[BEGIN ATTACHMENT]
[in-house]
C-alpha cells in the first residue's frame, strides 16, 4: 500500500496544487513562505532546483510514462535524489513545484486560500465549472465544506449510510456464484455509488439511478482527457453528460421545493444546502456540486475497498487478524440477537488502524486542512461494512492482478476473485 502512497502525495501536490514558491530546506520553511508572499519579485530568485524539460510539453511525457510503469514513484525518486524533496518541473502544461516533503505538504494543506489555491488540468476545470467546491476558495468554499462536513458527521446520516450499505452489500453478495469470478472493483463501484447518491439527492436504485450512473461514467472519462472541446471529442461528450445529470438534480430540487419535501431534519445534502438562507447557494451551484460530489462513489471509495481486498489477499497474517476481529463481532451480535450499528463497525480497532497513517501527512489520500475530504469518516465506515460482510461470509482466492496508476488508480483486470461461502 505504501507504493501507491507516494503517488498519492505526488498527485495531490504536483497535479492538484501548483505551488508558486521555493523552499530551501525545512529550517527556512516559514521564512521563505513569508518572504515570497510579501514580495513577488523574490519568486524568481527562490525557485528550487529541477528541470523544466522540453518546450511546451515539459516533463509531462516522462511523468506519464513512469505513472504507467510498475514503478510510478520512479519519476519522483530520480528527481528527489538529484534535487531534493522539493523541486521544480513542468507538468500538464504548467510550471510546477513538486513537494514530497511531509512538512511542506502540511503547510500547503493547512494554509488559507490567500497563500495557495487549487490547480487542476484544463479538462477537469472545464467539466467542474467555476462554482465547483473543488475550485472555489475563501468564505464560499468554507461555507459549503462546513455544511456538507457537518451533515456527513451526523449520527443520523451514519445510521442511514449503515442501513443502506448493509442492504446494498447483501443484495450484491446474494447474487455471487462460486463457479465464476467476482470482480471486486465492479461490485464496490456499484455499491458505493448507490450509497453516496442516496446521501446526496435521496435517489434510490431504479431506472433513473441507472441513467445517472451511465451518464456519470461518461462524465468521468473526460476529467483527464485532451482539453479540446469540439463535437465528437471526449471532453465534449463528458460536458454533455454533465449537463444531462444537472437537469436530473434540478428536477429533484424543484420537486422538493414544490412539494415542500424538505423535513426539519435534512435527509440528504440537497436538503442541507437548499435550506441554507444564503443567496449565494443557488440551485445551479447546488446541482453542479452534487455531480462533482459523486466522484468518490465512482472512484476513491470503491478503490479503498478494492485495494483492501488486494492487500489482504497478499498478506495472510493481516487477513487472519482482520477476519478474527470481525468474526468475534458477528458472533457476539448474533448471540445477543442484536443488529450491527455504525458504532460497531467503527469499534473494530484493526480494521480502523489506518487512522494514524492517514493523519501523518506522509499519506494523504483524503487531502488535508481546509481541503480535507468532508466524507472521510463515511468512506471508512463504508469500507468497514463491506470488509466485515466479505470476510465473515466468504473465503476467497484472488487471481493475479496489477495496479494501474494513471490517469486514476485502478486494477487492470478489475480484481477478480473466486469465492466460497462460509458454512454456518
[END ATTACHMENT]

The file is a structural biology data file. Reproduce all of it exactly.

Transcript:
[in-house]
C-alpha cells in the first residue's frame, strides 16, 4: 500500500496544487513562505532546483510514462535524489513545484486560500465549472465544506449510510456464484455509488439511478482527457453528460421545493444546502456540486475497498487478524440477537488502524486542512461494512492482478476473485 502512497502525495501536490514558491530546506520553511508572499519579485530568485524539460510539453511525457510503469514513484525518486524533496518541473502544461516533503505538504494543506489555491488540468476545470467546491476558495468554499462536513458527521446520516450499505452489500453478495469470478472493483463501484447518491439527492436504485450512473461514467472519462472541446471529442461528450445529470438534480430540487419535501431534519445534502438562507447557494451551484460530489462513489471509495481486498489477499497474517476481529463481532451480535450499528463497525480497532497513517501527512489520500475530504469518516465506515460482510461470509482466492496508476488508480483486470461461502 505504501507504493501507491507516494503517488498519492505526488498527485495531490504536483497535479492538484501548483505551488508558486521555493523552499530551501525545512529550517527556512516559514521564512521563505513569508518572504515570497510579501514580495513577488523574490519568486524568481527562490525557485528550487529541477528541470523544466522540453518546450511546451515539459516533463509531462516522462511523468506519464513512469505513472504507467510498475514503478510510478520512479519519476519522483530520480528527481528527489538529484534535487531534493522539493523541486521544480513542468507538468500538464504548467510550471510546477513538486513537494514530497511531509512538512511542506502540511503547510500547503493547512494554509488559507490567500497563500495557495487549487490547480487542476484544463479538462477537469472545464467539466467542474467555476462554482465547483473543488475550485472555489475563501468564505464560499468554507461555507459549503462546513455544511456538507457537518451533515456527513451526523449520527443520523451514519445510521442511514449503515442501513443502506448493509442492504446494498447483501443484495450484491446474494447474487455471487462460486463457479465464476467476482470482480471486486465492479461490485464496490456499484455499491458505493448507490450509497453516496442516496446521501446526496435521496435517489434510490431504479431506472433513473441507472441513467445517472451511465451518464456519470461518461462524465468521468473526460476529467483527464485532451482539453479540446469540439463535437465528437471526449471532453465534449463528458460536458454533455454533465449537463444531462444537472437537469436530473434540478428536477429533484424543484420537486422538493414544490412539494415542500424538505423535513426539519435534512435527509440528504440537497436538503442541507437548499435550506441554507444564503443567496449565494443557488440551485445551479447546488446541482453542479452534487455531480462533482459523486466522484468518490465512482472512484476513491470503491478503490479503498478494492485495494483492501488486494492487500489482504497478499498478506495472510493481516487477513487472519482482520477476519478474527470481525468474526468475534458477528458472533457476539448474533448471540445477543442484536443488529450491527455504525458504532460497531467503527469499534473494530484493526480494521480502523489506518487512522494514524492517514493523519501523518506522509499519506494523504483524503487531502488535508481546509481541503480535507468532508466524507472521510463515511468512506471508512463504508469500507468497514463491506470488509466485515466479505470476510465473515466468504473465503476467497484472488487471481493475479496489477495496479494501474494513471490517469486514476485502478486494477487492470478489475480484481477478480473466486469465492466460497462460509458454512454456518